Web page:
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Cruel and Unusual: AA Puts Panned 737 MAX on Some of Its Longest Domestic Routes

June 11, 2018
4 min read
AA 737MAX aisle seats
Cruel and Unusual: AA Puts Panned 737 MAX on Some of Its Longest Domestic Routes
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American Airlines' Boeing 737 MAX 8 aircraft have been in service since November 2017, and I've yet to see a report of a positive experience in economy. Legroom is squeezed throughout the plane with 30 inches of pitch in standard economy and only 33 in "Main Cabin Extra" extra-legroom economy.

As a sign of how bad it is, AA even has less pitch on its 737 MAX than ultra-low-cost Ryanair will have. While United copied many aspects of AA's 737 MAX, at least it installed 34 inches of pitch in extra-legroom economy. Not even AA's first class was spared on the 737 MAX, offering up to three inches less pitch than other AA 737s — and much less padding.

The 24-inch wide lavatories on AA's 737 MAX have been panned by passengers and flight attendants alike. And there are only two bathrooms in economy for 160 passengers. Good thing AA allows economy passengers to use first class bathrooms, so all 172 can share the three lavs. However, to AA's credit, at least the 737 MAX sinks no longer spray water at Waterpik speeds, thanks to a prompt fix.

The small economy bathroom was still as small as I remembered it.
American Airlines 737 MAX bathrooms, with a sink large enough to wash one hand at a time and 24-inch wide walls at its widest.

And there aren't any in-flight entertainment screens on the AA 737 MAX. Instead, you'll need to BYOD (Bring Your Own Device) and connect to AA's Wi-Fi system to access free entertainment.

Not surprisingly, American Airlines passengers are actively trying to avoid the 737 MAX as well as the 737-800s which have been retrofit to offer just as bad of a passenger experience. Avoiding both is going to get harder and harder as the airline takes delivery of more 737 MAX and ramps up the 737-800 cabin refurbish under "Project Oasis."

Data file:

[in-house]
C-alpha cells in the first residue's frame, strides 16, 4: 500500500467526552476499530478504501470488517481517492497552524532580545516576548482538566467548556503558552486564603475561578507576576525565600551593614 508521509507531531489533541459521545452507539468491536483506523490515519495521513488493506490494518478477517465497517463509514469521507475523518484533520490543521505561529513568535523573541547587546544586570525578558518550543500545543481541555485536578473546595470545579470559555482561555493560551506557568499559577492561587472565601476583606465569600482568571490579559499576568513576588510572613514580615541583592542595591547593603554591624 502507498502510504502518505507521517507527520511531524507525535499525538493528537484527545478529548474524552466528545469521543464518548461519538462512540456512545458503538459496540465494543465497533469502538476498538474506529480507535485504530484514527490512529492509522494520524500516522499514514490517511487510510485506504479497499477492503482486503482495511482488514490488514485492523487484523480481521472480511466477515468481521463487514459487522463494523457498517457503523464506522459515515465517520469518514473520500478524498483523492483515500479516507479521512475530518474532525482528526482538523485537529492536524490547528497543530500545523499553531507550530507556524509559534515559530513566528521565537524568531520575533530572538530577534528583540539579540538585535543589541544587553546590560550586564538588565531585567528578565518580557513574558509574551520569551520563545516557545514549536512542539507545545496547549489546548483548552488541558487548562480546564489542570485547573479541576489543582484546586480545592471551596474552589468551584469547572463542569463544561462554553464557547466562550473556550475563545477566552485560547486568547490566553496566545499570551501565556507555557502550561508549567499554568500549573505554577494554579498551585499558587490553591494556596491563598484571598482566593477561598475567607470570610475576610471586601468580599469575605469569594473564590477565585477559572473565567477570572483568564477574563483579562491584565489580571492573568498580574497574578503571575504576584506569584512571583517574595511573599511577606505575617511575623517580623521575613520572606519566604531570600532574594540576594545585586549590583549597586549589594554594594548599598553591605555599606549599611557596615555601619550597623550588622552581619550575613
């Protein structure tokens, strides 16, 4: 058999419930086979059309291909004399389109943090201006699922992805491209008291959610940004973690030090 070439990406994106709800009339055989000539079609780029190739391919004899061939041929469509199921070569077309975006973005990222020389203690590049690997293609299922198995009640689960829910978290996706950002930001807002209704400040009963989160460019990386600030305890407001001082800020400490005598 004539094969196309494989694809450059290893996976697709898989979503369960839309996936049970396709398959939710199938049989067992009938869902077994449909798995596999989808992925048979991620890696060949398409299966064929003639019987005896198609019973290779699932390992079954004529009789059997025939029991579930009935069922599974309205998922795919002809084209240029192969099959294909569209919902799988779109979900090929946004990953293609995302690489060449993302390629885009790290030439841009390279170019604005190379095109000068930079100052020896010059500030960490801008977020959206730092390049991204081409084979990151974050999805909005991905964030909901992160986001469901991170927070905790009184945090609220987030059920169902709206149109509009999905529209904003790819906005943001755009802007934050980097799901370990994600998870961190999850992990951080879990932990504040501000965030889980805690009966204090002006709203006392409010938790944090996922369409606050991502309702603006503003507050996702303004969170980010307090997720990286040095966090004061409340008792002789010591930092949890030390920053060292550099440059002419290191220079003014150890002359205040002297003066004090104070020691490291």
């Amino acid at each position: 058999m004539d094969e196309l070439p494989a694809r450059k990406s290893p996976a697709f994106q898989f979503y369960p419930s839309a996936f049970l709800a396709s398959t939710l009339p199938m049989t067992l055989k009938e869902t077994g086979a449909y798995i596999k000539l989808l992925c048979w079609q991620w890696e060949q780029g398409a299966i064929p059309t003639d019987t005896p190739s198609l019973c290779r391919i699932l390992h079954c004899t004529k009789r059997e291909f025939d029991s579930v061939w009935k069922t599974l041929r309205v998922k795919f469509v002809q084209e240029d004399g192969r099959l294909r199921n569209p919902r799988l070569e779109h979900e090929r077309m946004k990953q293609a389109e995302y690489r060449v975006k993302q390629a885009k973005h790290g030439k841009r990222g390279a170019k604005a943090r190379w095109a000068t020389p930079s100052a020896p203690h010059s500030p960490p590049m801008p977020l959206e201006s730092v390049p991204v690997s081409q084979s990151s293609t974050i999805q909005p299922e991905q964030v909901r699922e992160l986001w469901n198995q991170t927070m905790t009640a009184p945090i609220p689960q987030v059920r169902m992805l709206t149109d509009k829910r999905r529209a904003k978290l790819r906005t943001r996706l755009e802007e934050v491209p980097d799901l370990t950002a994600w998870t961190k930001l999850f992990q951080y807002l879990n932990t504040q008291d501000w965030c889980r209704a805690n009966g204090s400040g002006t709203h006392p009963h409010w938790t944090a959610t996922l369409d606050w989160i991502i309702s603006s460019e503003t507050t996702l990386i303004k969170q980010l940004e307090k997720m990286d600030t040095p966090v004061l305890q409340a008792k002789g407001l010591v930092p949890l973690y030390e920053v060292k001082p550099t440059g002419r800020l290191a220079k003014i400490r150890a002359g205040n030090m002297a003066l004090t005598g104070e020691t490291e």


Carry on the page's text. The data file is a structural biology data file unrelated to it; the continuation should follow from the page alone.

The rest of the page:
To maintain legroom with less pitch between seats, AA installed "slimline" seats with less padding. That might be fine for a short flight, but it isn't designed for longer flights. So, where is AA now scheduling this aircraft? On two of its longest domestic routes.

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Image courtesy of Great Circle Mapper.
Image courtesy of Great Circle Mapper.

According to RoutesOnline, American Airlines will start flying the 737 MAX between Los Angeles (LAX) and Miami (MIA) starting September 4 and between LAX and Washington Reagan (DCA) starting September 5. These 2,300+ mile up-to-6-hour flights will operate on the following schedule:

  • AA163 — Los Angeles (LAX) 8:00am Departure ⇒ Washington Reagan (DCA) 4:11pm Arrival
  • AA163 — Washington Reagan (DCA) 5:30pm Departure ⇒ Los Angeles (LAX) 8:16pm Arrival
  • AA2237 — Los Angeles (LAX) 9:17pm Departure ⇒ Miami (MIA) 5:25am Arrival
  • AA1061 — Miami (MIA) 9:10pm Departure ⇒ Los Angeles (LAX) 11:49pm Arrival

If you need to fly on these routes, thankfully the 737 MAX isn't the only option. American Airlines has seven other flight options on the LAX-MIA route and one other option on the LAX-DCA route.

All images by the author except as noted.